Closing the gap on justice in the NT

Leanne Liddle is set to transform the Northern Territory justice system.

As Director of the Aboriginal Justice Unit in the Northern Territory’s Department of the Attorney-General and Justice, Flinders University Law graduate Leanne Liddle (LLB/LP (GradEntry) ’04) is set to drive fundamental and significant change by introducing an Aboriginal Justice Agreement.

An Arrernte woman from Alice Springs, Leanne was eighteen when she travelled to Adelaide to become a police officer. She was the first female Aboriginal officer to graduate from the Fort Largs Academy in 1988. But after a difficult decade of discrimination she left, drawing on her courage to raise a racial discrimination case through the Federal Court.

The case ended with a confidential out of court settlement, and while it marked the end of her tenure in the police force, it only fuelled her quest to fight for justice and fairness, prompting her to study law at Flinders University.


‘What happened in the police force took away my ability to pursue that particular career, but it didn’t stop my desire to do something that could make a difference,’ says Leanne.

‘My racial discrimination case going through the court system allowed me to see justice at play, and that the justice system needed auditing. I also saw that once you got to court, you needed talented people at the table to represent you. I wanted to become that person.’


Leanne’s arrival at Flinders University in 2001 as a mature aged Law student, fuelled by purpose and passion, signalled an opportunity for her to excel. Juggling full-time studies with part-time work, Leanne was appreciative of the support from her lecturers and from the Yunggorendi Student Engagement centre at the University.

After graduating, Leanne chose not to go into practice as a solicitor, which many had expected her to do. Instead, she went into key bureaucratic roles to inform government and legal policy.

‘That’s where the real change can occur,’ she explains.


Over the past three years Leanne has certainly put this belief of being able to make a real change into action, travelling extensively across the Northern Territory to meet with Aboriginal communities to discuss details and possibilities for the Aboriginal Justice Agreement.

The situation she is addressing is daunting: 85% of adult prisons in the Northern Territory (which are at capacity) are filled with Aboriginal people, while 100% of the juvenile detention population is Aboriginal – yet Aboriginal people comprise only 30% of the Territory’s population.

They also make up 88% of the NT’s homelessness figures and experience staggering rates of chronic illness and poor education outcomes.

‘Look at the numbers. We can’t pretend there’s nothing wrong,’ says Leanne. ‘But if you look closer, there’s complexity to unravel – 60% of offences relate to alcohol and 40% of offences are triggered by unprocessed trauma and grief. We need new ways of addressing these issues and offering programs that work.’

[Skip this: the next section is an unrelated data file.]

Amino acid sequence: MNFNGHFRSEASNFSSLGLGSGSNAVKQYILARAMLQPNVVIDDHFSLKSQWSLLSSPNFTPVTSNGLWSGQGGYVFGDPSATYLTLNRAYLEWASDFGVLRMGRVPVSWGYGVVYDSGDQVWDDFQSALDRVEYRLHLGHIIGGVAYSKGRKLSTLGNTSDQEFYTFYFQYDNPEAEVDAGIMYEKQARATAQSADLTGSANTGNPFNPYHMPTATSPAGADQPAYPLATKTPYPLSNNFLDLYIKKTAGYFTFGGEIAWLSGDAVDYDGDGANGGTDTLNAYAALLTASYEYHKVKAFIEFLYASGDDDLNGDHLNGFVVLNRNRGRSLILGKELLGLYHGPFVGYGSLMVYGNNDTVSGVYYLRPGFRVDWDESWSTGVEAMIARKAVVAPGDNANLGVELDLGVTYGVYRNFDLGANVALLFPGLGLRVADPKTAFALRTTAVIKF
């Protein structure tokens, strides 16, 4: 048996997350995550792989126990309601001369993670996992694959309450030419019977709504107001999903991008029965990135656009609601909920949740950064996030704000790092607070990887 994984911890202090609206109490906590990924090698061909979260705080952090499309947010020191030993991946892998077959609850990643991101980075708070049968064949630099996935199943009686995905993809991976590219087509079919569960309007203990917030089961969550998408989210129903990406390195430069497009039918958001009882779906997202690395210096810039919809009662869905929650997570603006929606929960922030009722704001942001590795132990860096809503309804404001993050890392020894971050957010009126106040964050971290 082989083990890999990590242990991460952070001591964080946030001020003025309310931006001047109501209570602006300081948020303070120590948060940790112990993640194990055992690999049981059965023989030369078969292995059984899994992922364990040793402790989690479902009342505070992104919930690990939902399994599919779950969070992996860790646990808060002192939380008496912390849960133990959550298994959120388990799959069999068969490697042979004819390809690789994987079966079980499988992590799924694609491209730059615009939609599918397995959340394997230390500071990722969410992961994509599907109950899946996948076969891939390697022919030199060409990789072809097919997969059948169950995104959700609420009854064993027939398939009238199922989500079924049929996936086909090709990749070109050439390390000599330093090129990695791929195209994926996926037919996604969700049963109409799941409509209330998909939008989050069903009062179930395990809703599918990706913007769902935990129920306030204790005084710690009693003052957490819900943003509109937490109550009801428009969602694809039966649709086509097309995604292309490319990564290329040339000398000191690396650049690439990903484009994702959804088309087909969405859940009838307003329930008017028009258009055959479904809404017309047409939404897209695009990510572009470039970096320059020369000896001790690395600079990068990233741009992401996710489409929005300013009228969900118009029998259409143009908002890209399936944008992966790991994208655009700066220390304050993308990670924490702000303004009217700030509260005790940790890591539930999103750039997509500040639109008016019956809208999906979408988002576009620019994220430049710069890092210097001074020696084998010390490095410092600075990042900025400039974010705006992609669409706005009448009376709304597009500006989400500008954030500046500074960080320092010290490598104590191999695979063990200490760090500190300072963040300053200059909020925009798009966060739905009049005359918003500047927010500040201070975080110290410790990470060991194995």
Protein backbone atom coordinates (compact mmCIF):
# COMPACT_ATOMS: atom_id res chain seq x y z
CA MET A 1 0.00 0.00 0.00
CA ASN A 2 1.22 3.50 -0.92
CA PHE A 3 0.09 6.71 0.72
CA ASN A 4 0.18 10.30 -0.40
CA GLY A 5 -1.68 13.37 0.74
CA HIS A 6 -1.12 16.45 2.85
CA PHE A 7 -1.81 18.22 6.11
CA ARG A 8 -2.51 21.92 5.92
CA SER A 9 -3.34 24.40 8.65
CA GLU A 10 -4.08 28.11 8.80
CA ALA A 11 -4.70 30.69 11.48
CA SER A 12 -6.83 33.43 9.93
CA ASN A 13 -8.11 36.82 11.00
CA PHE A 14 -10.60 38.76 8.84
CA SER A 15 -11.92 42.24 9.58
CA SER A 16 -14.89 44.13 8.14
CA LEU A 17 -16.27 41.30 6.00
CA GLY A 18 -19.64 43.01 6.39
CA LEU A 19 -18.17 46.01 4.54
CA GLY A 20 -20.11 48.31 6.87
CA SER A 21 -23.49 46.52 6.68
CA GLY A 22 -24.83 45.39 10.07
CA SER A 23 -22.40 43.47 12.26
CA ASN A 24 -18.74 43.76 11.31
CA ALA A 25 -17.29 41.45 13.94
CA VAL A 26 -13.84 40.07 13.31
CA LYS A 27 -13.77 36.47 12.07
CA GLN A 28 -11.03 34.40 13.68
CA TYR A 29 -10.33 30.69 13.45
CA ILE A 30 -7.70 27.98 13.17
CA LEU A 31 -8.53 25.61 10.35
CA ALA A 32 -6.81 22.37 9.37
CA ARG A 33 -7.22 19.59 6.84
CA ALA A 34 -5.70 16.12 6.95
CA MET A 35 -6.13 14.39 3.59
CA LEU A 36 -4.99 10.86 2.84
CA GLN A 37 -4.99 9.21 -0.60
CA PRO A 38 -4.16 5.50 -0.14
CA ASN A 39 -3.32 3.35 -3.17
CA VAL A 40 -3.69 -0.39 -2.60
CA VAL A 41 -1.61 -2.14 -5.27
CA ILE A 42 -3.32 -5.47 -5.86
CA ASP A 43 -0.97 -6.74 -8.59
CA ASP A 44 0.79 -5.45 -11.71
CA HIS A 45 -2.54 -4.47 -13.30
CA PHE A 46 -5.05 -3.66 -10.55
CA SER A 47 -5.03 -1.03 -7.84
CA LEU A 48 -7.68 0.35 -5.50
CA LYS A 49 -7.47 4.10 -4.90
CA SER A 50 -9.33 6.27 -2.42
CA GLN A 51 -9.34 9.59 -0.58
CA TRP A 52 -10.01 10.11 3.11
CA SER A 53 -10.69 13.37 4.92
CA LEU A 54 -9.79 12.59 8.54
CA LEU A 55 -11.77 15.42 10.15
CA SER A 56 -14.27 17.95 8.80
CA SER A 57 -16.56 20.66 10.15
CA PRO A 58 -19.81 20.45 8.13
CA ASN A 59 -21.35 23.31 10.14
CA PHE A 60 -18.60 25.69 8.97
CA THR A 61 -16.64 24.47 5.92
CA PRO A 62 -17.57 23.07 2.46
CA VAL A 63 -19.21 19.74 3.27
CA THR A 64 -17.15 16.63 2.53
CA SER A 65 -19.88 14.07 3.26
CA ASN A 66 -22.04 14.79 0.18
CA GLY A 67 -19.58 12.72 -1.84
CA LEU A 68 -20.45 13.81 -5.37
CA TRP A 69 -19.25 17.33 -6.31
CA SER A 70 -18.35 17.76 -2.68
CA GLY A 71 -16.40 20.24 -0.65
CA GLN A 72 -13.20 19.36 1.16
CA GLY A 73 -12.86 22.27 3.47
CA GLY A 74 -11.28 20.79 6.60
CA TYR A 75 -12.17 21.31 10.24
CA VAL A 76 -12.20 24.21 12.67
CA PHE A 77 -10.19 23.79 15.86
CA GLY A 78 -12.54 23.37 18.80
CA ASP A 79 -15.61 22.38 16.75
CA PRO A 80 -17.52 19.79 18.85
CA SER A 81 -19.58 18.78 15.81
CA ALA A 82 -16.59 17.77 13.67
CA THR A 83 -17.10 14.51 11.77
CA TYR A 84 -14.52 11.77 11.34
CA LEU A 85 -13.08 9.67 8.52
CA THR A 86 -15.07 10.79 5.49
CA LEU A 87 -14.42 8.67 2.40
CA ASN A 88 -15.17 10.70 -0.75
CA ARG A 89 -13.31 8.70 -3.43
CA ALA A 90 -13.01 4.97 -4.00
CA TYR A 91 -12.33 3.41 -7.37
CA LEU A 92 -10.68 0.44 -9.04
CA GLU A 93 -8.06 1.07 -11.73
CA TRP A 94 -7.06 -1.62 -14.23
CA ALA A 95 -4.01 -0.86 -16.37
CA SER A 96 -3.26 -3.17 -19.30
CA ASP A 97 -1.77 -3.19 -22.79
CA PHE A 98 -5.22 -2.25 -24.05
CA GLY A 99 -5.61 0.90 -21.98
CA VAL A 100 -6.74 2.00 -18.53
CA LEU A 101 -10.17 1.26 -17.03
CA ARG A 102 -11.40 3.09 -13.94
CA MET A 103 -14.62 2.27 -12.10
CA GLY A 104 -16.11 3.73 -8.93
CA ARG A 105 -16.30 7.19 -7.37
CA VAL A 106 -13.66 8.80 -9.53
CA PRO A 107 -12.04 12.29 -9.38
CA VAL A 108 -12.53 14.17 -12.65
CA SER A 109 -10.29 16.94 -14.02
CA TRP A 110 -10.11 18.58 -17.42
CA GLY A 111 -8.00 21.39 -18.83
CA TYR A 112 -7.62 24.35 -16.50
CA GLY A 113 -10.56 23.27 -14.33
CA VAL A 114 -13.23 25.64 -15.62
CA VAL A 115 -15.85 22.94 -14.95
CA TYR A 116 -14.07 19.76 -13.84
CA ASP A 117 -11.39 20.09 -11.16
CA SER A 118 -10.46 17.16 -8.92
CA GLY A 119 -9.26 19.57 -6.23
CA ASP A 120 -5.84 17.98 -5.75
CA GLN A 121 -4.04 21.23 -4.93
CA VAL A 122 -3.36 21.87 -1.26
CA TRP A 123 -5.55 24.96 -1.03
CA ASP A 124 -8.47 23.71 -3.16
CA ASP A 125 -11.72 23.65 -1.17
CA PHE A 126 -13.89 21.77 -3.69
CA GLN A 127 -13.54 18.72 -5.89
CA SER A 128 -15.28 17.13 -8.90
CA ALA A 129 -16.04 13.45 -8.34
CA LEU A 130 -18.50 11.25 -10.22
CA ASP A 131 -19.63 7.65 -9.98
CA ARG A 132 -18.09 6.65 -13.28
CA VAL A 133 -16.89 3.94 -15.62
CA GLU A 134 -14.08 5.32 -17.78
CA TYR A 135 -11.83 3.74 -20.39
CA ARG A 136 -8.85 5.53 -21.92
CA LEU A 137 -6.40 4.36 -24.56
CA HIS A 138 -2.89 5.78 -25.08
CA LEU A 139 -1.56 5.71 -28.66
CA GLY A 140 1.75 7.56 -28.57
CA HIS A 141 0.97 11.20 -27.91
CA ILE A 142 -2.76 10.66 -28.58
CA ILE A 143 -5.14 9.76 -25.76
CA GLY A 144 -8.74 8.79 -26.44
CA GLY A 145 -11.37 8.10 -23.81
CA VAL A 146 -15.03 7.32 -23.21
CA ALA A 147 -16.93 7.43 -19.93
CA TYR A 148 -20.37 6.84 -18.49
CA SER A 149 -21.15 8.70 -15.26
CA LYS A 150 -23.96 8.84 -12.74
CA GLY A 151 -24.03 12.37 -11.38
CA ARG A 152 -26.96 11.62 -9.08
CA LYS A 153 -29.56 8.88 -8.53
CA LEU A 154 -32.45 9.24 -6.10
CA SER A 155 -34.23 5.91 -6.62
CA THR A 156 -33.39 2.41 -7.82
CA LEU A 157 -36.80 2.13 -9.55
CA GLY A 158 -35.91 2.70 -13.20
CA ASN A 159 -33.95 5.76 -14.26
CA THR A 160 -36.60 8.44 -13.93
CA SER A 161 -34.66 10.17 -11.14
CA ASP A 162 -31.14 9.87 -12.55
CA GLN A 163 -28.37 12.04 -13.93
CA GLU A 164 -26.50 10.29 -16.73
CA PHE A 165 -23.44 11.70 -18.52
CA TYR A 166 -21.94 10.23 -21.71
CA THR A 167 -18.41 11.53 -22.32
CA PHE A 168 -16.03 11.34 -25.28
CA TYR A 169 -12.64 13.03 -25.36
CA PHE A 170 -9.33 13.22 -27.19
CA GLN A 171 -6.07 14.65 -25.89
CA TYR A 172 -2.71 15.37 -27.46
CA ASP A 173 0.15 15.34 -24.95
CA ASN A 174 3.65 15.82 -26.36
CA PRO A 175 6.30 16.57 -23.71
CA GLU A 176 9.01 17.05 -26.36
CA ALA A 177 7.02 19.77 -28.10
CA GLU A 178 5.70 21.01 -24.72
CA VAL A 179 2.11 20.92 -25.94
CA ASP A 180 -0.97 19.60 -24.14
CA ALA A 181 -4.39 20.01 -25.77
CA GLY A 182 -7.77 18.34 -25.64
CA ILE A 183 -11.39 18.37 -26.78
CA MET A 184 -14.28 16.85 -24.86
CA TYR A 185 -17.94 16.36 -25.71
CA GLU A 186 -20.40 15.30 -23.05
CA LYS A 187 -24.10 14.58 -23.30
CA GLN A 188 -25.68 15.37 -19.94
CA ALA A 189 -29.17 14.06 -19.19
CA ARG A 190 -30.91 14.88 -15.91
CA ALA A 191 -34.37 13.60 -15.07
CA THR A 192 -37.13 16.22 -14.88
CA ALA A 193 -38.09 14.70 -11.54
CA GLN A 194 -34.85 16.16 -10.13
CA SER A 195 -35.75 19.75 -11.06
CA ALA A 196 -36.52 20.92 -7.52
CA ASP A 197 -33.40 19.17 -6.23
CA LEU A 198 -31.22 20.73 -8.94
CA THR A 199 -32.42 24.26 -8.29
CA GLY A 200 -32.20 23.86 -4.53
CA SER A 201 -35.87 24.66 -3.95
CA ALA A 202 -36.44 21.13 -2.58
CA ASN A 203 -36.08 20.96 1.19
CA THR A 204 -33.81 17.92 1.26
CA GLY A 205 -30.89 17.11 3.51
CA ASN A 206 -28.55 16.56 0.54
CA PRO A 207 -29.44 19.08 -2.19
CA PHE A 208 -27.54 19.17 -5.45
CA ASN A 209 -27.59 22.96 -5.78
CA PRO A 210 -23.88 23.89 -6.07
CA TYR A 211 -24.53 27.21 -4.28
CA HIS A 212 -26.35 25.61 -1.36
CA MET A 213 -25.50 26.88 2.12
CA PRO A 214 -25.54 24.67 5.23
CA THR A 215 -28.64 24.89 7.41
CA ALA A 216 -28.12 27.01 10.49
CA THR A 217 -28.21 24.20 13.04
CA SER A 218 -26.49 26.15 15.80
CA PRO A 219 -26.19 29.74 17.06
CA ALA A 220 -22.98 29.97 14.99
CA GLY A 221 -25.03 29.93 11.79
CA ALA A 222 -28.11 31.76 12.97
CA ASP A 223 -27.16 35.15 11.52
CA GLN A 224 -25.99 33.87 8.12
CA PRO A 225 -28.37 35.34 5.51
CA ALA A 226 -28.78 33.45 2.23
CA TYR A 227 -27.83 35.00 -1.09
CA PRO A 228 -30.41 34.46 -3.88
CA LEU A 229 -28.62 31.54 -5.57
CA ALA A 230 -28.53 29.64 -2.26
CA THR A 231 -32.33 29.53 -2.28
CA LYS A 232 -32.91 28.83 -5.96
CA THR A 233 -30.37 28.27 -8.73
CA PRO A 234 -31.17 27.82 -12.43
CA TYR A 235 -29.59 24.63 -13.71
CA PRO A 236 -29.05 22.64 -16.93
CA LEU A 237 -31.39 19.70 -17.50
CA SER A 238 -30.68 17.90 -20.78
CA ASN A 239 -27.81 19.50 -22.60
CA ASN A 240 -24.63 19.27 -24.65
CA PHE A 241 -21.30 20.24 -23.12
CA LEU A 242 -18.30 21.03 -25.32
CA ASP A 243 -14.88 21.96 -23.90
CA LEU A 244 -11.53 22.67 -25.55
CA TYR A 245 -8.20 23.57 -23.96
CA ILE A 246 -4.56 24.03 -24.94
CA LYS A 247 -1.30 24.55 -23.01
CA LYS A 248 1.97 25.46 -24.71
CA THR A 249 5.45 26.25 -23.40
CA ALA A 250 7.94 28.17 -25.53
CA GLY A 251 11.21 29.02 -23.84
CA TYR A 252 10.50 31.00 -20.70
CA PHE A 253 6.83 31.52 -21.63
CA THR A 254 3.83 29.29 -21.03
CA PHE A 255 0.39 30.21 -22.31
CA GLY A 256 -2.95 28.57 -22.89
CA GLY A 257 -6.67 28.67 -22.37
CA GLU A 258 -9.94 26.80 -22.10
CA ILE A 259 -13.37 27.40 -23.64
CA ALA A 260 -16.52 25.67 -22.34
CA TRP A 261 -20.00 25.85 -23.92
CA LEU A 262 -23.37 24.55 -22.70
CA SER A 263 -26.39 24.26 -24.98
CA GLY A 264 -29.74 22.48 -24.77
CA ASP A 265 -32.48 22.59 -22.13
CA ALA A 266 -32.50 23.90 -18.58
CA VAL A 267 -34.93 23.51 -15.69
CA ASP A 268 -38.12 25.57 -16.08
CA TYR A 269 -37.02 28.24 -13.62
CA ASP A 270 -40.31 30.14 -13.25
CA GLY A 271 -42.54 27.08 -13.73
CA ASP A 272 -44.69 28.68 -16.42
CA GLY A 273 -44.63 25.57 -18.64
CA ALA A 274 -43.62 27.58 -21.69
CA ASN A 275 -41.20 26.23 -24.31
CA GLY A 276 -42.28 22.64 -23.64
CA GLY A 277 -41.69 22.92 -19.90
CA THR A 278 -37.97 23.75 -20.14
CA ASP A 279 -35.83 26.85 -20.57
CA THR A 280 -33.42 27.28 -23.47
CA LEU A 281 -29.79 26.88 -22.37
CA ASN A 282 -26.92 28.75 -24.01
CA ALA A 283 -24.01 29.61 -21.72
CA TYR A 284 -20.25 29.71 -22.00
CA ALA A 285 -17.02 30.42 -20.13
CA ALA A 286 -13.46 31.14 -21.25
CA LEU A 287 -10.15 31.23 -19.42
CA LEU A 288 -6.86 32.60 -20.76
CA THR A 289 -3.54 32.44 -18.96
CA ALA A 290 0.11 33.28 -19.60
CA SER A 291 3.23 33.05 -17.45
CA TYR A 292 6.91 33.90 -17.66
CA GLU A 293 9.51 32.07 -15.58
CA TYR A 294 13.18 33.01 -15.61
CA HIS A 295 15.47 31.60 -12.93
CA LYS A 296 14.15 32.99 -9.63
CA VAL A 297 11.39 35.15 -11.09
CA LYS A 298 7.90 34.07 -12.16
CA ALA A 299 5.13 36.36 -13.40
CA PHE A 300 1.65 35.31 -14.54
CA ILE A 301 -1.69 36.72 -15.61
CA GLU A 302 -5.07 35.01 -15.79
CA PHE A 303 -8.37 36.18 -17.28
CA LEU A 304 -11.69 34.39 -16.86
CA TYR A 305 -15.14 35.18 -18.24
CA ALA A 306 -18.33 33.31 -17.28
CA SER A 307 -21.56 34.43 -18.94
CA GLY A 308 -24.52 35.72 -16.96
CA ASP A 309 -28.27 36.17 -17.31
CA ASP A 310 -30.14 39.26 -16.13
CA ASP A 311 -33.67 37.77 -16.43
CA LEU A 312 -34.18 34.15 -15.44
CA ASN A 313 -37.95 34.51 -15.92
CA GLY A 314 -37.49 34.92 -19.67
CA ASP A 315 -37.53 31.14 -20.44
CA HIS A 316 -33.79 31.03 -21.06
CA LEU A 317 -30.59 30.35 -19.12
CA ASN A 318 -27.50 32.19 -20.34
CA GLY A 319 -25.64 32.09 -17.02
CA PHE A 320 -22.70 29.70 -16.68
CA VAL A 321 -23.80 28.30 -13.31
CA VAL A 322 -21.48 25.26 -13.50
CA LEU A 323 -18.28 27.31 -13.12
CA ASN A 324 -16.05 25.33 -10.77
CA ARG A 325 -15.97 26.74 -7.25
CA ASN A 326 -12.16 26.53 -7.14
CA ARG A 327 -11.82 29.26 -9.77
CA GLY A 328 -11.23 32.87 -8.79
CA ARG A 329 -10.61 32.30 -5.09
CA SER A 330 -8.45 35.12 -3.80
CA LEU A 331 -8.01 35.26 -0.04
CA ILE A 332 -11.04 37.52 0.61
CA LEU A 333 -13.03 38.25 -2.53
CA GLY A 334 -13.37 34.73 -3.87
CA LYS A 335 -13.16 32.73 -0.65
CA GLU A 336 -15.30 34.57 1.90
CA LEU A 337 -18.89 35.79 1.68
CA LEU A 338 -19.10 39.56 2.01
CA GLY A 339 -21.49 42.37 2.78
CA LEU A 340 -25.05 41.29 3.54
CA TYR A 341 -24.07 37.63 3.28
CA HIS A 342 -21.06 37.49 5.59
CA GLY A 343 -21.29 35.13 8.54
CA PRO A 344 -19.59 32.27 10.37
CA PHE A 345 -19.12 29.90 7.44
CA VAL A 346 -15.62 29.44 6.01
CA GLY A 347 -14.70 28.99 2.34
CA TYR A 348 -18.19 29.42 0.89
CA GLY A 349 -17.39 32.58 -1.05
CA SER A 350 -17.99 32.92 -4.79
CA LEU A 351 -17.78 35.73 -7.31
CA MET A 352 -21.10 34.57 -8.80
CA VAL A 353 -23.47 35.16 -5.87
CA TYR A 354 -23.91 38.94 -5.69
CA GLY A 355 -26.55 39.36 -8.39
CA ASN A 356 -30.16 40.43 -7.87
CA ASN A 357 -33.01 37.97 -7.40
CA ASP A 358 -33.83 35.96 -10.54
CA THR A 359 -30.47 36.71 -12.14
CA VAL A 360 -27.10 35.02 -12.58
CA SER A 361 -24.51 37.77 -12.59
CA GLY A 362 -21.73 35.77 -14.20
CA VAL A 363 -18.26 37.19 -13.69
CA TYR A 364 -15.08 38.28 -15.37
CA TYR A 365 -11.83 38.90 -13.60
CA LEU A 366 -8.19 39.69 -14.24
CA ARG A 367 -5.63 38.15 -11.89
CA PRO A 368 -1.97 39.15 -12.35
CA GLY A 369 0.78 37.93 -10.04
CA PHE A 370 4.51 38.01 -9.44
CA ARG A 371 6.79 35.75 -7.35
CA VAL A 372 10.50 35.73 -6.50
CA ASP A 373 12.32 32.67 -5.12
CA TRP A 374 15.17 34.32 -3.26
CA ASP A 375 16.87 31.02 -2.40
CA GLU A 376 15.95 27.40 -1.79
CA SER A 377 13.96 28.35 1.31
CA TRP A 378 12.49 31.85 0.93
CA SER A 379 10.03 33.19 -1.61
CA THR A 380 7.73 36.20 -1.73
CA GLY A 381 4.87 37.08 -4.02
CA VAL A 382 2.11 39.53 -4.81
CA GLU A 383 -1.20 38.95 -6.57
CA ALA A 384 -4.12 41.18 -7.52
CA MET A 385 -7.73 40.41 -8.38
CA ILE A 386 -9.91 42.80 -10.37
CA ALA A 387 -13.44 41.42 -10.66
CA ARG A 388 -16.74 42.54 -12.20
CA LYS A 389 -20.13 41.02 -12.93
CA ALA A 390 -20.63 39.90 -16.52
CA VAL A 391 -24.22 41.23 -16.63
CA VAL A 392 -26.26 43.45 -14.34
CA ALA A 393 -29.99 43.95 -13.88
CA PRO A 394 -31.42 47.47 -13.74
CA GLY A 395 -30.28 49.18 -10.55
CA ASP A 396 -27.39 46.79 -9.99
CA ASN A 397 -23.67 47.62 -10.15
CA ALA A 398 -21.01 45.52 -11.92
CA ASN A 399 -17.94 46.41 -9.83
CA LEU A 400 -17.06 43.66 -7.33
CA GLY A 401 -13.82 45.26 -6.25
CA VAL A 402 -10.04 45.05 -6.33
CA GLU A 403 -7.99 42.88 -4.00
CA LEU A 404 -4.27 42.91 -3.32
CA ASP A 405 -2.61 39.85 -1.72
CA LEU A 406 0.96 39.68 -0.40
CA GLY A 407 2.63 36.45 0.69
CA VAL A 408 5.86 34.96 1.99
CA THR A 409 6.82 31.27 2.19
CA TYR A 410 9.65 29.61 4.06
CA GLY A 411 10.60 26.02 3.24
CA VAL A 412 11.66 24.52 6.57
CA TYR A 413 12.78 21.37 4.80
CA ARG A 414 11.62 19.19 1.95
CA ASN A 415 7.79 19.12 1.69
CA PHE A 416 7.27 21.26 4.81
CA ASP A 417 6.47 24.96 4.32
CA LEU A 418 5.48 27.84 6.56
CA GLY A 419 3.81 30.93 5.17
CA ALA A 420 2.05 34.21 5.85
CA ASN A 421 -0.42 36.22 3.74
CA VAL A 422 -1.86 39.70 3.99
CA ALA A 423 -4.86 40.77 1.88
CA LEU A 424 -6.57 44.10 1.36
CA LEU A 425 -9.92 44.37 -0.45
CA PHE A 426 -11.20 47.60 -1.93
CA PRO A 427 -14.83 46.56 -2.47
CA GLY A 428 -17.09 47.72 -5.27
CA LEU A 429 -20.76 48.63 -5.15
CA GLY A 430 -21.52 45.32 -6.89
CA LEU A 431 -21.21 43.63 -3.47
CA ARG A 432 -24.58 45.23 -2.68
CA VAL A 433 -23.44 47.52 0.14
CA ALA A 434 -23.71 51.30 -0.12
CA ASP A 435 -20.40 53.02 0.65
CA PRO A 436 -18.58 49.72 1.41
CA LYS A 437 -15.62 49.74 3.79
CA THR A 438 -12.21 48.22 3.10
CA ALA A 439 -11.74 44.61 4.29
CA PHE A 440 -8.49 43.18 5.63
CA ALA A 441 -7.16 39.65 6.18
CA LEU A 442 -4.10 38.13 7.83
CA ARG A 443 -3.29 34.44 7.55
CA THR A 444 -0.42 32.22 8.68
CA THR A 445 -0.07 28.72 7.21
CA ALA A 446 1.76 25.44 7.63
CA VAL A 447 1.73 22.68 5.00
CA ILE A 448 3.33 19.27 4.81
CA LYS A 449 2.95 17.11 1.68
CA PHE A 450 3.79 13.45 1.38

To draft an accurate picture for change, Leanne and her team have obtained extensive data from the Australian Bureau of Statistics and are working with the nation’s top criminologists to decipher crucial patterns in the statistics.

They have learned that the very first contact between Aboriginal people and police will set a pathway for future interactions in the justice system, and this is where Leanne says fundamental change must begin.


She has also been able to read community appetite for change through working in prisons and listening to prisoners talk about how they believe their lives and patterns of reoffending can change.

Through the Agreement, Leanne plans to introduce early intervention programs to prevent offending, and alternatives to prison such as residential facilities, with tailored rehabilitation for eligible offenders.

She also wants to see a return to community courts, where Elders play a part in sentencing, and the funding of local law groups is led by trusted local voices.

‘They’re never going to be able to control the safety of their community if they’re not empowered and supported to drive that change.’


Launched in August 2021, Leanne says the Aboriginal Justice Agreement includes deliverables that are attainable and practical. She is confident that all outcomes will be realised within five years.

‘I believe the time is right for this fundamental and significant change to occur and we have many good people to work with us on the journey to make it happen,’ says Leanne.

Leanne Liddle received a 2021 Distinguished Alumni Award for her distinguished leadership and commitment to justice over the past 30 years including the Aboriginal Justice Agreement for the Northern TerritoryRead more on the Flinders University Alumni Awards

This article is from the 2021 Encounter magazine: Read more

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